It sucks being a GameStop employee.
Don't discount this as the ramblings of a disgruntled employee, ( I am disgruntled, but it's more of an interpersonal thing.) I've worked there for almost two years, and I can tell you some things about the shady dealings of our favorite source of reduced price video games, consoles, and accessories.
The trade-in policy is a blatant scam. Here's how it works- you buy a new game, usually 64.94 after taxes before including DLC, collector's packages, or any other merchandise. You play the game. It gets old, it's bad, or a new title comes out in the franchise. You trade it in so you can get a new game. In most cases you get around 10-12 dollars with trade credit before any promotions; depending on how recenty the game came out, the quality of gameplay, number of used copies on hand, and how many units were sold new at launch. If you should choose to get cash instead of credit, it strips away any promotions and leaves you with only 5-9 dollars. Then they turn around and sell your game for around 54.99. With these bleak numbers, you're lucky if you get 15% of your orignal purchase value. This is basically the point where the customer becomes angry and accuses the cashier of manipulating their trade values.
Here's a little secret: GameStop makes 100% profit for every used game they sell. Nothing goes to royalties, the developer, the publisher, or even the creator. When you get store credit, that is their money that they have loaned to like a credit card, and you can not spend it anywhere else. So when you opt for store credit, you are basically killing the economy.
This lack of protection for intellectual property gives rise to one of the banes of fulfilling gameplay: DLC. DLC is sold online so that no one but the customer can experience it. Sometimes, when a game is in development, the developer sets a part of the original game aside to be sold later as an expansion. They do this because they lose their money to used copies, and by releasing DLC, they can cover the loss. Then, when you're in a heated deathmatch at 2 A.M., a smack-talking 12-year-old will pull out an omnipotent derringer and lay waste to a score of other players, throwing the match into chaos; thus rendering gameplay into a nightmare of pay-to-win, additional purchase guns, and lag-tastic maps.
Then there is the matter of hours for the employees. Hours are like commission, the better your numbers are, the more hours you pull in. This can lead to paradox, and if any of us learned anything from Back to the Future, it should be that we avoid creating those, lest we wipe ourselves from existence by screwing our grandma. It's like the vicious cycle of unemployment (I can't get a job because I don't have experience, because I can't get a job), except it's worse because you are "gainfully" employed. I can't get hours because I can't get numbers, because I can't get hours. The management positions do not run into this problem, as they are given salaries, but for the lowly grunts, that can be the difference between poverty with cash or poverty with extra desperation. And since promotions are handed out according to performance, it makes it rather hard to advance in rank and wages. (It really doesn't help that the base salary is 7.25/hr. An infinitismal rate, considering that they make money hand over fist by selling the expensive games they buy for peanuts.)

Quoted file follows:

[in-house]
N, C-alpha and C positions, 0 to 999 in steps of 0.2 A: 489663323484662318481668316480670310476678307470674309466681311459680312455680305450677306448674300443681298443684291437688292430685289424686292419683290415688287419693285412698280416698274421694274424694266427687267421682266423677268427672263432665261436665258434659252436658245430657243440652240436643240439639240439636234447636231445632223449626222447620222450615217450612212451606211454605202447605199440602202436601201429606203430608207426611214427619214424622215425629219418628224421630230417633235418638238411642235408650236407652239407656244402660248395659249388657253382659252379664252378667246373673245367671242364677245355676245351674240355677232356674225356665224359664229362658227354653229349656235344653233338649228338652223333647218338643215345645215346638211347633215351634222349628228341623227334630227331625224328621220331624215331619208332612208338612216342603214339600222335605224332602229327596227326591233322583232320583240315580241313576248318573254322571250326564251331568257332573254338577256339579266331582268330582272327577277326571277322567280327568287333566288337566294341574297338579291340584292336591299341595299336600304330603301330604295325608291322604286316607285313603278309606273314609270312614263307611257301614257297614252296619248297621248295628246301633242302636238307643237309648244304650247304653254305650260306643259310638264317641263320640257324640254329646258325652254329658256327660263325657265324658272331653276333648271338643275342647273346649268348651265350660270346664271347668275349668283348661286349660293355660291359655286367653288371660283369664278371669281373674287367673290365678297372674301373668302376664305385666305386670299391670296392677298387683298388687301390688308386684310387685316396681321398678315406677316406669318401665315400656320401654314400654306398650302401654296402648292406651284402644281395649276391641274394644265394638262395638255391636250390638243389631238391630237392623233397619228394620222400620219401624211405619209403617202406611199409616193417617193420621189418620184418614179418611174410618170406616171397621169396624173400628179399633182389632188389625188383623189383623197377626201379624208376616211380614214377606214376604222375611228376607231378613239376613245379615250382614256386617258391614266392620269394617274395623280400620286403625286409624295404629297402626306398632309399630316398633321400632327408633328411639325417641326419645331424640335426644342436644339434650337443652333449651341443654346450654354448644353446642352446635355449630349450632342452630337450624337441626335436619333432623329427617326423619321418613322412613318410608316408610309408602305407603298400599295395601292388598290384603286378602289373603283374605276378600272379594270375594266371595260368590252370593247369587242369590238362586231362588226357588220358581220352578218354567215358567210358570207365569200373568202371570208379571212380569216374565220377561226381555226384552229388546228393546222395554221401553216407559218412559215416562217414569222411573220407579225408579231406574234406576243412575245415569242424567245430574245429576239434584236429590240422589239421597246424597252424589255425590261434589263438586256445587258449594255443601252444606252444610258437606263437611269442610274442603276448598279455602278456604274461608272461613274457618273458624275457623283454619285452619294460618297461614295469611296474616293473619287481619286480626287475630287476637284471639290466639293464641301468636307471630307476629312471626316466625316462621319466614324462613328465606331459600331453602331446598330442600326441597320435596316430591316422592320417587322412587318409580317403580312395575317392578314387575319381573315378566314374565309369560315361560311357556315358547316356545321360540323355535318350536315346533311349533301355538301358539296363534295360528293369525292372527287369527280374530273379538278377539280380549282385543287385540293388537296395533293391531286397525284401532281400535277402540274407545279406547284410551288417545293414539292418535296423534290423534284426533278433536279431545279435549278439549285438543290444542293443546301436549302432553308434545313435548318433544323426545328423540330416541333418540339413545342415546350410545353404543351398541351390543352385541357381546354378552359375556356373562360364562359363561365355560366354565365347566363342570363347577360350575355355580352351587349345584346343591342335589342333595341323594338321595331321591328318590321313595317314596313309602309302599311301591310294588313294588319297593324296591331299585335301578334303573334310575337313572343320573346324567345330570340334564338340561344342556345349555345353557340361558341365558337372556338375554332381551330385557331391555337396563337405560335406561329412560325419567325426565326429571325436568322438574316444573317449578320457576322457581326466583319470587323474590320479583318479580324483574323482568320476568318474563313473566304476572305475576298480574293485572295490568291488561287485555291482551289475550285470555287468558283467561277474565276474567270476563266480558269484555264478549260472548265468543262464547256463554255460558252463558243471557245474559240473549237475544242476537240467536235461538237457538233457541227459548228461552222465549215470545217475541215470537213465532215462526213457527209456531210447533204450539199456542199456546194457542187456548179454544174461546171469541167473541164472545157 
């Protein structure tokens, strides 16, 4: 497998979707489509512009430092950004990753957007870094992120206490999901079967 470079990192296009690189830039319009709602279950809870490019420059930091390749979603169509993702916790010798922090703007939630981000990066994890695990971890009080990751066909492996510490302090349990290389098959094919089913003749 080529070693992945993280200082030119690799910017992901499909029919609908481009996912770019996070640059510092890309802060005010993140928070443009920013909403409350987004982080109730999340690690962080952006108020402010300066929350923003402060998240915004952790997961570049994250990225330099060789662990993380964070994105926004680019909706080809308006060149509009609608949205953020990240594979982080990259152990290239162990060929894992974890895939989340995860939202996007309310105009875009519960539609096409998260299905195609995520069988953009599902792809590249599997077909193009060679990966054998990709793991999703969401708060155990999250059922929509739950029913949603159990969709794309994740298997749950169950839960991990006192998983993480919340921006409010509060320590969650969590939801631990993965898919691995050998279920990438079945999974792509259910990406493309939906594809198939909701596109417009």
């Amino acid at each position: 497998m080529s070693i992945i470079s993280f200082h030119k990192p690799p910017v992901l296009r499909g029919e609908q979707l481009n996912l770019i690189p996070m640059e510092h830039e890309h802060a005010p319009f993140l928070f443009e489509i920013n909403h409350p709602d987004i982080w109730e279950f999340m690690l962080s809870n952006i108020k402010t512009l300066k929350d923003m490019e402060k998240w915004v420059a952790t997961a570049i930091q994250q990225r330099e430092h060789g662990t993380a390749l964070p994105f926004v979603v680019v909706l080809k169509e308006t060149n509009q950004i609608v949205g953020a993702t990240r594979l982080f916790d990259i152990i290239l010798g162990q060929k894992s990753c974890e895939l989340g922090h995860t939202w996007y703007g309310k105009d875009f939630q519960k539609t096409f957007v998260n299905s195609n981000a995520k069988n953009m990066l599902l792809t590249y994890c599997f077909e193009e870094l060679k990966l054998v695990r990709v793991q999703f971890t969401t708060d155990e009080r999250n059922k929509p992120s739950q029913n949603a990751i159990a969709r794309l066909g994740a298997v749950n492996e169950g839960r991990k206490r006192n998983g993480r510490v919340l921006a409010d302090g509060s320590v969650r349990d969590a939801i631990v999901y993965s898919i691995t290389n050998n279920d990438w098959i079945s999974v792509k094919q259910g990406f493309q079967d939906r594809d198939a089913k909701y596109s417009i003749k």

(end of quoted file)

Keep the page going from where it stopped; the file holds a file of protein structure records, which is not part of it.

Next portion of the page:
And even more ludicrous is the policy for any military, police, or other discounts. They don't even bother. It seems really counterintuitive to a sound business policy. Consider this: Soldiers come off of their patrols, and most of them are looking to wind down before their next shift. Most of them either have their own handheld system, or share a console in the rec room on base. A soldier once said that 90% of a soldier's life is mind-numbing boredom, and the other 10% is sheer terror. So what do you think that soldiers do while waiting for their shift? They check Facebook, write home, smoke cigarettes, take pictures, Skype loved ones, and play games like Halo and Call of Duty. When they come home, most of them have a family waiting on them, so naturally, they have a console waiting at home also. When soldiers come into the store, they find out that the company will not give them a discount for their hard service, and most of them make a point to either leave or raise hell with the managers. Why not open a discount and help our troops out, I'm pretty sure it's not good for the company's reputation or stock prices if word got out about a lack of patriotism.
And they don't give the police discounts either. Considering that they respond to robberies and burglaries, you would think that they would at least get a 5% discount for making sure nobody steals their shit. Nope, they're too busy swimming in gold coins to care.
Between these disastrous policies, a devotion to corporate greed, and thriving online game markets like Steam, eShop, PSN, and Live; hopefully, there will be a restructuring of the company and we will see a lot of CEOs and lawyers out on their asses... Who am I kidding, they'll just golden parachute to another company and laugh as everyone jumps ship in an attempt to make more money. That's corporations for you.